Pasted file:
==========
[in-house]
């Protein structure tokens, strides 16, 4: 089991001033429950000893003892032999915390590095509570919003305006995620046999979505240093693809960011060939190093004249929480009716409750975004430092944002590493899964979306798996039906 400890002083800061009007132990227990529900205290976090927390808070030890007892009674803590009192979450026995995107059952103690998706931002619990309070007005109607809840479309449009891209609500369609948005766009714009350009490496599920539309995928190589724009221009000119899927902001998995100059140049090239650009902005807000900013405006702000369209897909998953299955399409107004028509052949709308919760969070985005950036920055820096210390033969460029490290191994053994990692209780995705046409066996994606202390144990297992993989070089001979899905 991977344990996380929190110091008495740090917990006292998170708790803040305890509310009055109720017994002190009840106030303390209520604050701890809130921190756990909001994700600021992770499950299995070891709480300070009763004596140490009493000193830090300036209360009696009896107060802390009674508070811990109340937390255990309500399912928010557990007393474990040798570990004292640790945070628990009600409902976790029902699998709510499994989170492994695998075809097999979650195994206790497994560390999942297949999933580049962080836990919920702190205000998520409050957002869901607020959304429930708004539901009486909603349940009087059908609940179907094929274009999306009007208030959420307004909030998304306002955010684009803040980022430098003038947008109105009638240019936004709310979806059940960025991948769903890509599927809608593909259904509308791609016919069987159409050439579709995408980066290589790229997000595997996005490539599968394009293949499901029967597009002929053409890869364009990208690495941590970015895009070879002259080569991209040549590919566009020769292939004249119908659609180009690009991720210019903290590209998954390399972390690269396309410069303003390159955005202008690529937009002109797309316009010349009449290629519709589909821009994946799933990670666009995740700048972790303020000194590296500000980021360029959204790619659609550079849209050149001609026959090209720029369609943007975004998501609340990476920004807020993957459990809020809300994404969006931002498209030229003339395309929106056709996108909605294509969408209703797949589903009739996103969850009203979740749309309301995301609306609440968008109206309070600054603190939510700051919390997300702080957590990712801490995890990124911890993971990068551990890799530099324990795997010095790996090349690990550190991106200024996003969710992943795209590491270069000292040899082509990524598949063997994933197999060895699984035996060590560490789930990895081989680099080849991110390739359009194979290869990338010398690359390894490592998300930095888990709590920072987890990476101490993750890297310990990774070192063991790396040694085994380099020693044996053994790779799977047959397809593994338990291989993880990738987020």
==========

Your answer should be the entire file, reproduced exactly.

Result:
[in-house]
């Protein structure tokens, strides 16, 4: 089991001033429950000893003892032999915390590095509570919003305006995620046999979505240093693809960011060939190093004249929480009716409750975004430092944002590493899964979306798996039906 400890002083800061009007132990227990529900205290976090927390808070030890007892009674803590009192979450026995995107059952103690998706931002619990309070007005109607809840479309449009891209609500369609948005766009714009350009490496599920539309995928190589724009221009000119899927902001998995100059140049090239650009902005807000900013405006702000369209897909998953299955399409107004028509052949709308919760969070985005950036920055820096210390033969460029490290191994053994990692209780995705046409066996994606202390144990297992993989070089001979899905 991977344990996380929190110091008495740090917990006292998170708790803040305890509310009055109720017994002190009840106030303390209520604050701890809130921190756990909001994700600021992770499950299995070891709480300070009763004596140490009493000193830090300036209360009696009896107060802390009674508070811990109340937390255990309500399912928010557990007393474990040798570990004292640790945070628990009600409902976790029902699998709510499994989170492994695998075809097999979650195994206790497994560390999942297949999933580049962080836990919920702190205000998520409050957002869901607020959304429930708004539901009486909603349940009087059908609940179907094929274009999306009007208030959420307004909030998304306002955010684009803040980022430098003038947008109105009638240019936004709310979806059940960025991948769903890509599927809608593909259904509308791609016919069987159409050439579709995408980066290589790229997000595997996005490539599968394009293949499901029967597009002929053409890869364009990208690495941590970015895009070879002259080569991209040549590919566009020769292939004249119908659609180009690009991720210019903290590209998954390399972390690269396309410069303003390159955005202008690529937009002109797309316009010349009449290629519709589909821009994946799933990670666009995740700048972790303020000194590296500000980021360029959204790619659609550079849209050149001609026959090209720029369609943007975004998501609340990476920004807020993957459990809020809300994404969006931002498209030229003339395309929106056709996108909605294509969408209703797949589903009739996103969850009203979740749309309301995301609306609440968008109206309070600054603190939510700051919390997300702080957590990712801490995890990124911890993971990068551990890799530099324990795997010095790996090349690990550190991106200024996003969710992943795209590491270069000292040899082509990524598949063997994933197999060895699984035996060590560490789930990895081989680099080849991110390739359009194979290869990338010398690359390894490592998300930095888990709590920072987890990476101490993750890297310990990774070192063991790396040694085994380099020693044996053994790779799977047959397809593994338990291989993880990738987020």